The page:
The big swinging continued, and though Vargas likely edged Miura in rounds 5 and 6, Vargas’ face was cut in at least two spots and Miura started to assert himself again in rounds 7 and 8. Miura was beginning to grow in confidence while it appeared that Vargas was beginning to slow down, and Miura appeared to hurt Vargas at the end of the 8th round.

Vargas turned the tide again at the start of the ninth round, scoring a knock down with an uppercut and a straight right hand that took Miura’s legs and sent him to the canvas. Purely on instinct, Miura got back up and continued to fight, but Vargas was landing frequently and with force. Referee Tony Weeks stepped in to stop the fight at the halfway point of round 9 as Miura was sustaining a barrage of punches.

Miura still had a minute and a half to survive if he was going to get out of the round, and it was clear that he was not going to stop fighting.

A back and forth battle of wills between two world championship level fighters, Takashi Miura versus “El Bandido” Vargas wins the 2015 Fight of the Year.

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Jan 9 in Germany – Feigenbutz and De Carolis To Settle Score

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This coming Saturday, January 9th, the stage is set at the Baden Arena in Offenburg, Germany for a re-match between Vincent Feigenbutz and Giovanni De Carolis. The highly anticipated re-match is set to air on SAT.1 in Germany, and Feigenbutz will once again be defending his GBU and interim WBA World titles at Super Middleweight.

The first meeting between the two was less than three months ago, on October 17th and that meeting saw Feigenbutz controversially edge De Carolis on the judge’s cards by scores of (115-113, 114-113 and 115-113). De Carolis scored a flash knock down in the opening round, and he appeared to outbox Feigenbutz in the early going, but the 20 year old German champion came on in the later rounds.

The first bout is described as one of the most crowd-pleasing bouts of the year in Germany, and De Carolis and many observers felt that the Italian had done enough to win.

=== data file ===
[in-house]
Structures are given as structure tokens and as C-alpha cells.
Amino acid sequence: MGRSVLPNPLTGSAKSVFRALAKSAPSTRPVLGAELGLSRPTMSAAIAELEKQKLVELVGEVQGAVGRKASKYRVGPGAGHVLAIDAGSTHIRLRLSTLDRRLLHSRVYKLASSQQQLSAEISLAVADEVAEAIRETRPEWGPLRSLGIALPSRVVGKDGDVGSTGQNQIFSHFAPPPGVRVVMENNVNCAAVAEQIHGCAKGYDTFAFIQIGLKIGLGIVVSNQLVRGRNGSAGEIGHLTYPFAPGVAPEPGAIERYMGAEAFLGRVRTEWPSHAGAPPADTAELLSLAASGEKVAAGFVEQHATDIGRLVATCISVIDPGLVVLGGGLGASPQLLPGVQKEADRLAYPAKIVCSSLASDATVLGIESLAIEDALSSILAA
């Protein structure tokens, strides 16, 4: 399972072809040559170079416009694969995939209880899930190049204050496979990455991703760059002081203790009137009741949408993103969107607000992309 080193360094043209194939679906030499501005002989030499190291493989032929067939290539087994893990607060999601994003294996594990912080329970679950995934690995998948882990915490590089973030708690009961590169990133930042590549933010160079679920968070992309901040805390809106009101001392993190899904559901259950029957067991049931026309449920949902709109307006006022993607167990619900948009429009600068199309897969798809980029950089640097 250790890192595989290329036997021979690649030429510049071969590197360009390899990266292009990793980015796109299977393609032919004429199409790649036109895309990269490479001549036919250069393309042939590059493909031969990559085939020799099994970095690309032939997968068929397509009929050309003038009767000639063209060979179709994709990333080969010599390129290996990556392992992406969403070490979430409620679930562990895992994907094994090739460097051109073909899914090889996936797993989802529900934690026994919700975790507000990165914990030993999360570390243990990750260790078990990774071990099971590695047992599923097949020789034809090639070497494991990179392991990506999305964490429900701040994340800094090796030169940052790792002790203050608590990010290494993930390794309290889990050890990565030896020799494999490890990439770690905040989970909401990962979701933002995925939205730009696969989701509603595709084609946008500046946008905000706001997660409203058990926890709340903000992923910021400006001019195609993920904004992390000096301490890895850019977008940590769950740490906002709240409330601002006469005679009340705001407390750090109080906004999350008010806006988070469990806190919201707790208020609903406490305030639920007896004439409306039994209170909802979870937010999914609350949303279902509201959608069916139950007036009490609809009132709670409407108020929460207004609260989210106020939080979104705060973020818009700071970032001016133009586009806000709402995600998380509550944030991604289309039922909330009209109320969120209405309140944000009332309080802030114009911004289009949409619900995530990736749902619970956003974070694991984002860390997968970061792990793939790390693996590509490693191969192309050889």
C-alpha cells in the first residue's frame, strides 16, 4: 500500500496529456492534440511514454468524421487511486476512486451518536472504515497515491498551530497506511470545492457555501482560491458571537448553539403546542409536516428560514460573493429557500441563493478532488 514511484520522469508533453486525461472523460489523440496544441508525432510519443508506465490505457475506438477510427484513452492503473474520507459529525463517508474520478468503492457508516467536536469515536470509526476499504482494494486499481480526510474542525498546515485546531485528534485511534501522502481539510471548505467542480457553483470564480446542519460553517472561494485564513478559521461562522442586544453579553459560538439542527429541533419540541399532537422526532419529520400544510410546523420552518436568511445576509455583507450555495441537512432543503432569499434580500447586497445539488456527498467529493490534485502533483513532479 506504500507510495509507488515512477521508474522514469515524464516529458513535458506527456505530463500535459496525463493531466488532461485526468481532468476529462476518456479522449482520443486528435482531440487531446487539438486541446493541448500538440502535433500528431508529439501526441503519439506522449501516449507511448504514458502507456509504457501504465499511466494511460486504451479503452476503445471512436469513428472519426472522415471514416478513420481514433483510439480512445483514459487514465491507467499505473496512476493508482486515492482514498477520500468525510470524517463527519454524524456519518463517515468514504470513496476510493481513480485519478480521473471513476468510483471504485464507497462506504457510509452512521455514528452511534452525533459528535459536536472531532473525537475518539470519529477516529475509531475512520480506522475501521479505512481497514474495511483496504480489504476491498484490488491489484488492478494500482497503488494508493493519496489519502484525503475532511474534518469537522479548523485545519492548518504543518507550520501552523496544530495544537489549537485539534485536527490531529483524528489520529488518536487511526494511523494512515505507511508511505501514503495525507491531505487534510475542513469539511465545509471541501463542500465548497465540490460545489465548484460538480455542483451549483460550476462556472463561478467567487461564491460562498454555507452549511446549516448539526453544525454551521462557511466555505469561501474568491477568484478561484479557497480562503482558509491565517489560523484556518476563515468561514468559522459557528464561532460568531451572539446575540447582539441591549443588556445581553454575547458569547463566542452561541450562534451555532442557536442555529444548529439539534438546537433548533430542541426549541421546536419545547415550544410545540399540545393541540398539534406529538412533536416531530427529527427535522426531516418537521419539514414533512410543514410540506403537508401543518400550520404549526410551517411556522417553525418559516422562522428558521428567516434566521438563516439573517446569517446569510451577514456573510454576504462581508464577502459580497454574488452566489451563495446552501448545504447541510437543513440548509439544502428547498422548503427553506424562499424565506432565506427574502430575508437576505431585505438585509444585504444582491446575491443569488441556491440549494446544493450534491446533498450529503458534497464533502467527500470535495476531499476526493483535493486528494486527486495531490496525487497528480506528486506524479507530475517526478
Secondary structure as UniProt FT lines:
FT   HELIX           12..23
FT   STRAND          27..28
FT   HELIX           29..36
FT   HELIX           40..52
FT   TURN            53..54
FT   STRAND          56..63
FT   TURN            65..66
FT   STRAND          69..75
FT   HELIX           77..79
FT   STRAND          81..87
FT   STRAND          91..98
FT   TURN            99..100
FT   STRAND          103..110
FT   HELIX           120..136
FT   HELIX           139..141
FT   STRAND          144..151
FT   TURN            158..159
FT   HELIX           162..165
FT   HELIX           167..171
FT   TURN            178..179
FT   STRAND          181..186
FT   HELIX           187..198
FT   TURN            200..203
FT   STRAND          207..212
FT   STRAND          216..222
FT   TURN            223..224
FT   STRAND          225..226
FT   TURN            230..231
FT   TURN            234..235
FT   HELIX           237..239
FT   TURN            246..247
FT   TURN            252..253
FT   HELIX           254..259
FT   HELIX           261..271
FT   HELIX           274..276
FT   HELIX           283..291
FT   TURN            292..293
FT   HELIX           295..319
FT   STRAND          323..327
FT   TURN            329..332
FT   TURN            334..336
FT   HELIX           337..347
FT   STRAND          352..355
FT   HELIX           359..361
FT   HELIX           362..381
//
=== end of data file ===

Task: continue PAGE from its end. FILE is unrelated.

De Carolis told German language website RAN.DE that he was more prepared for the re-match, and that due to the arrogance Feigenbutz displayed in the aftermath of the first fight, he was confident that he had won over some of the audience. Though De Carolis fell short of predicting victory, he promised a re-vamped strategy tailored to what he has learned about Feigenbutz, whom he termed immature and inexperienced.

The stage is set for Feigenbutz vs De Carolis 2, this Saturday January 9th in Offenburg, Germany. If you can get to the live event do it, if not you have SAT.1 in Germany airing the fights, and The Boxing Channel right back here for full results.

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2015 Knock Out of the Year – Saul Alvarez KO’s James Kirkland

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On May 9th of 2015, Saul “Canelo” Alvarez delivered a resonant knock-out of James Kirkland on HBO that wins the 2015 KO of the Year.

The knock-out itself came in the third round, after slightly more than two minutes of action. The end came when Alvarez delivered a single, big right hand that caught Kirkland on the jaw and left him flat on his back after spinning to the canvas.Alvarez was clearly the big star heading into the fight. The fight was telecast by HBO for free just one week after the controversial and disappointing Floyd Mayweather Jr. and Manny Pacquiao fight, and Alvarez was under pressure to deliver the type of finish that people were going to talk about. Kirkland was happy to oblige Alvarez, taking it right to Alvarez from the start. Kirkland’s aggression saw him appear to land blows that troubled the young Mexican in the early going. Alvarez played good defense, and he floored Kirkland in the first round, displaying his power and his technique in knocking down an aggressive opponent.

However, Kirkland kept coming at Alvarez and the fight entered the third round with both men working hard and the feeling that the fight would not go the distance. Kirkland continued to move forward, keeping “Canelo” against the ropes and scoring points with a barrage of punches while looking for an opening.

At around the two minute mark, Alvarez landed an uppercut that sent Kirkland to the canvas again. Kirkland got up, but it was clear that he did not have his legs under him. Kirkland was going to try to survive the round, but Alvarez had an opportunity to close out the fight. The question was would he take it?

Alvarez closed in on Kirkland, putting his opponent’s back to the ropes. Kirkland was hurt, but he was still dangerous, pawing with punches and loading up for one big shot.

But it was the big shot “Canelo” threw that ended the night. Kirkland never saw it coming, as he was loading up with a huge right hand of his own. The right Alvarez threw cracked Kirkland in the jaw, and his eyes went blank. His big right hand whizzed harmlessly over the head of a ducking Alvarez, providing the momentum for the spin that left Kirkland prone on the canvas.

Saul “Canelo” Alvarez went on to defeat Miguel Cotto in his second fight of 2015 and he is clearly one of boxing’s biggest stars heading into 2016. On May 9th Alvarez added another reel to his highlight film when he knocked out James Kirkland with the 2015 “Knock Out of the Year”.

Photo by naoki fukuda